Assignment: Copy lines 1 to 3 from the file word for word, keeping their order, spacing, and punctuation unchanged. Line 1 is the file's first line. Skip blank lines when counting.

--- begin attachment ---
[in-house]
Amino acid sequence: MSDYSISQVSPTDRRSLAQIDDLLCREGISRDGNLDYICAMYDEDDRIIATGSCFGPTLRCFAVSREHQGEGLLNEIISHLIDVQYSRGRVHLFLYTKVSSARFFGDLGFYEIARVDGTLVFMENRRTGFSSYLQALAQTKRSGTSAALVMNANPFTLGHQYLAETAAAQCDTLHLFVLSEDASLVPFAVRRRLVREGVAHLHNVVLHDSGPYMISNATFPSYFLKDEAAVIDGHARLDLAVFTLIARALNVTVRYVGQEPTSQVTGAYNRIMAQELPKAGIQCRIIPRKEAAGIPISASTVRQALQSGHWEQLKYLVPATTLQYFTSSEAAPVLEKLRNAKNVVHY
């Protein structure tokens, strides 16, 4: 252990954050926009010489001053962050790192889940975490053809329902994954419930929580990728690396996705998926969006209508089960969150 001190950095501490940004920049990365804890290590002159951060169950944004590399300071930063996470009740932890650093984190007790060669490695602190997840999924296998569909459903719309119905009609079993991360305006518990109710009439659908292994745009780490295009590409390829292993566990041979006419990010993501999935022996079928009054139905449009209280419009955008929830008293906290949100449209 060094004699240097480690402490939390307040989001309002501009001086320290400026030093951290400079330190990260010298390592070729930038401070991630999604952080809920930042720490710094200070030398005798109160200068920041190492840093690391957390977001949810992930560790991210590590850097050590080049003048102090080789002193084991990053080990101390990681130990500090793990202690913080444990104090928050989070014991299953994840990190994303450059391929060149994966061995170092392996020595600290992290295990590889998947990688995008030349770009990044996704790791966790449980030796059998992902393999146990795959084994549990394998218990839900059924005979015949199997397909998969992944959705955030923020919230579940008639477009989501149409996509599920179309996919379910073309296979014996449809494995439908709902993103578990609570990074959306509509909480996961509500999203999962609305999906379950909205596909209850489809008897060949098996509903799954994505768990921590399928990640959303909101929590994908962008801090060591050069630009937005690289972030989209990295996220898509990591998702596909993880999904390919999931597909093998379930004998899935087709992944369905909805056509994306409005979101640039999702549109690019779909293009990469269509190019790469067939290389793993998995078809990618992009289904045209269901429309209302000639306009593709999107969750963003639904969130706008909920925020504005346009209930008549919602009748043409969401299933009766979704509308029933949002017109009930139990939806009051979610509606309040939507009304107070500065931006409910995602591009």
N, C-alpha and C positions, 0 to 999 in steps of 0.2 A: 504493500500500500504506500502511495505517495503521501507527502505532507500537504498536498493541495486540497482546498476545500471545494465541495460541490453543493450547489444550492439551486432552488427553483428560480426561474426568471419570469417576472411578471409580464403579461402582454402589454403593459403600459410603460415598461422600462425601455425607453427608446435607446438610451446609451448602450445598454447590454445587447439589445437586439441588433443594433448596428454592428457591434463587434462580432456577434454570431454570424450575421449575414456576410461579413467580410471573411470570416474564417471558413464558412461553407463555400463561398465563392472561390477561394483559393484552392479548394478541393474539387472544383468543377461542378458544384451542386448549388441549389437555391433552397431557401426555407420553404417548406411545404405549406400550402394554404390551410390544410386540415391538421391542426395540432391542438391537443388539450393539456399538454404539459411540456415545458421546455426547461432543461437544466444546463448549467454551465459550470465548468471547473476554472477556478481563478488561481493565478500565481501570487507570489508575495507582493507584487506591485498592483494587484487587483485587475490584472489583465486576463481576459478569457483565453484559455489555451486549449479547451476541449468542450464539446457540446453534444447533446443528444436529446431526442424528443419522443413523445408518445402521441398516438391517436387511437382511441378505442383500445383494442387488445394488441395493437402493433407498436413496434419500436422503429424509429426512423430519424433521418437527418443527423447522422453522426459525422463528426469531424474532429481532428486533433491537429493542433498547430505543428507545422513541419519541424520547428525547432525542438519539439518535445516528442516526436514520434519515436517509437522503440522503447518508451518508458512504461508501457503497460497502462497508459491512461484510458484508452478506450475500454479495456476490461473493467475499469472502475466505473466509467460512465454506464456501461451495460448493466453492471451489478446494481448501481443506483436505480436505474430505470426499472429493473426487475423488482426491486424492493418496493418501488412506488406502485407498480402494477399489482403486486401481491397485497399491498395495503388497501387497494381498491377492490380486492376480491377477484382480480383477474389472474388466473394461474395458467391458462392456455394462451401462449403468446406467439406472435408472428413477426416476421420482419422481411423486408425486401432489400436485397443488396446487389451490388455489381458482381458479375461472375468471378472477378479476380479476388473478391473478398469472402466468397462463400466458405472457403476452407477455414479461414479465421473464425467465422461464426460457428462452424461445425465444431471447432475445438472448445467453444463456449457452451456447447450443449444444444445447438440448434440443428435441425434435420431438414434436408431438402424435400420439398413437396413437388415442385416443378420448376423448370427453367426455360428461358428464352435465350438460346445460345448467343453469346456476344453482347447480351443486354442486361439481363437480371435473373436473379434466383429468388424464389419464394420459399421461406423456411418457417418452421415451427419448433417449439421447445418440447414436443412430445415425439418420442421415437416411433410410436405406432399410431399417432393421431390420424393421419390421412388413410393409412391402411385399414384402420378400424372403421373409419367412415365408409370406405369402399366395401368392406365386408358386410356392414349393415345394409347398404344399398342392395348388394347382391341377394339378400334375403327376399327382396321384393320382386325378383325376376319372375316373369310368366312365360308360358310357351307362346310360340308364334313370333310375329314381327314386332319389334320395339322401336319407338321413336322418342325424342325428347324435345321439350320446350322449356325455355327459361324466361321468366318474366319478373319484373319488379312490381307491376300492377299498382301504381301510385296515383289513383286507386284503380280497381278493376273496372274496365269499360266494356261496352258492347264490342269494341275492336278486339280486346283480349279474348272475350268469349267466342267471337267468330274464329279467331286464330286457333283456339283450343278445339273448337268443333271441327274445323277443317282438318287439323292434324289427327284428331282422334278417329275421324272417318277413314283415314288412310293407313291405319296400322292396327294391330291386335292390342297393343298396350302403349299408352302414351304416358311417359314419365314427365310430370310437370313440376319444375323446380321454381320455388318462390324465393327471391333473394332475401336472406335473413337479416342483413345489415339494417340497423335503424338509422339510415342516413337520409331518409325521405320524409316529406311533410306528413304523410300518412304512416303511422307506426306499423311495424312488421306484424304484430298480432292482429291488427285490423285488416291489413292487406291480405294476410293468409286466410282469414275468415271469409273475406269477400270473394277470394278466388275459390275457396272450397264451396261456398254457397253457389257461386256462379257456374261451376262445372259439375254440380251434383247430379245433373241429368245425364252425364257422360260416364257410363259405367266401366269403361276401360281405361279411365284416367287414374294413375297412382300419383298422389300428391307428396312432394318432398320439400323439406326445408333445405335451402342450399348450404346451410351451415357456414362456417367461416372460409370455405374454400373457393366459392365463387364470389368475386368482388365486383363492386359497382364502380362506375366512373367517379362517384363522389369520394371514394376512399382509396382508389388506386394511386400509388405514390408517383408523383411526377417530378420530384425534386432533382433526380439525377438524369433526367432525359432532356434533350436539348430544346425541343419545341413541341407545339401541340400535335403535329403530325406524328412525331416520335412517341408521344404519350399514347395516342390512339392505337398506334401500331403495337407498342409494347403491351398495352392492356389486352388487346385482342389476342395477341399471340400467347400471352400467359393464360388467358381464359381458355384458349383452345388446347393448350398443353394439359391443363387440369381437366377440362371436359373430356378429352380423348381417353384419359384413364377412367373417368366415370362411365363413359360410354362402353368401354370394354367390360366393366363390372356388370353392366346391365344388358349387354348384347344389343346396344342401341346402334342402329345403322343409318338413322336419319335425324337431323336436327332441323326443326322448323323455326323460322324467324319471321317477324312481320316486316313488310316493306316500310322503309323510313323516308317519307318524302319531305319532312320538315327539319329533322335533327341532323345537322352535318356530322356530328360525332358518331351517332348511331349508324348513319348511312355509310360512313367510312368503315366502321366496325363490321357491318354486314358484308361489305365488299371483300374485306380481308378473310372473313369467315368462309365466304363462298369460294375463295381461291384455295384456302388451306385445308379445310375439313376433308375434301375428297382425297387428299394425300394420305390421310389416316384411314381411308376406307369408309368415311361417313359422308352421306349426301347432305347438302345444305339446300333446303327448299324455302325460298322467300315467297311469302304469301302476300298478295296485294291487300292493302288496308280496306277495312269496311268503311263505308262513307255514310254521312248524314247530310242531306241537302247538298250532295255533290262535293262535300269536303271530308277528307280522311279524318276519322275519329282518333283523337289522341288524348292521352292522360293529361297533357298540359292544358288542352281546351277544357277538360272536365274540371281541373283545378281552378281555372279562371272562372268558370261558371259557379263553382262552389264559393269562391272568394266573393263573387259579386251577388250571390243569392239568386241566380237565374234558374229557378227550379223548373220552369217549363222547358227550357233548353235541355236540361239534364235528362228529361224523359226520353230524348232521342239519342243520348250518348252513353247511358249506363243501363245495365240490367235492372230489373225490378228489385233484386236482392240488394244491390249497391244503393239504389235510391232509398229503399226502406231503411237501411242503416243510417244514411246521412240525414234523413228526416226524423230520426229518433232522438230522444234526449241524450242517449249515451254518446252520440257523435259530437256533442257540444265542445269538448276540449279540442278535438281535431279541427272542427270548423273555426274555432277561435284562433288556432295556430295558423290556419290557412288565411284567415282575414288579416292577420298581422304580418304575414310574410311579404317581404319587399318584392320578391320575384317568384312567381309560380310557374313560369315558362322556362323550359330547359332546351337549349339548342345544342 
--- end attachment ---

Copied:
[in-house]
Amino acid sequence: MSDYSISQVSPTDRRSLAQIDDLLCREGISRDGNLDYICAMYDEDDRIIATGSCFGPTLRCFAVSREHQGEGLLNEIISHLIDVQYSRGRVHLFLYTKVSSARFFGDLGFYEIARVDGTLVFMENRRTGFSSYLQALAQTKRSGTSAALVMNANPFTLGHQYLAETAAAQCDTLHLFVLSEDASLVPFAVRRRLVREGVAHLHNVVLHDSGPYMISNATFPSYFLKDEAAVIDGHARLDLAVFTLIARALNVTVRYVGQEPTSQVTGAYNRIMAQELPKAGIQCRIIPRKEAAGIPISASTVRQALQSGHWEQLKYLVPATTLQYFTSSEAAPVLEKLRNAKNVVHY
């Protein structure tokens, strides 16, 4: 252990954050926009010489001053962050790192889940975490053809329902994954419930929580990728690396996705998926969006209508089960969150 001190950095501490940004920049990365804890290590002159951060169950944004590399300071930063996470009740932890650093984190007790060669490695602190997840999924296998569909459903719309119905009609079993991360305006518990109710009439659908292994745009780490295009590409390829292993566990041979006419990010993501999935022996079928009054139905449009209280419009955008929830008293906290949100449209 060094004699240097480690402490939390307040989001309002501009001086320290400026030093951290400079330190990260010298390592070729930038401070991630999604952080809920930042720490710094200070030398005798109160200068920041190492840093690391957390977001949810992930560790991210590590850097050590080049003048102090080789002193084991990053080990101390990681130990500090793990202690913080444990104090928050989070014991299953994840990190994303450059391929060149994966061995170092392996020595600290992290295990590889998947990688995008030349770009990044996704790791966790449980030796059998992902393999146990795959084994549990394998218990839900059924005979015949199997397909998969992944959705955030923020919230579940008639477009989501149409996509599920179309996919379910073309296979014996449809494995439908709902993103578990609570990074959306509509909480996961509500999203999962609305999906379950909205596909209850489809008897060949098996509903799954994505768990921590399928990640959303909101929590994908962008801090060591050069630009937005690289972030989209990295996220898509990591998702596909993880999904390919999931597909093998379930004998899935087709992944369905909805056509994306409005979101640039999702549109690019779909293009990469269509190019790469067939290389793993998995078809990618992009289904045209269901429309209302000639306009593709999107969750963003639904969130706008909920925020504005346009209930008549919602009748043409969401299933009766979704509308029933949002017109009930139990939806009051979610509606309040939507009304107070500065931006409910995602591009």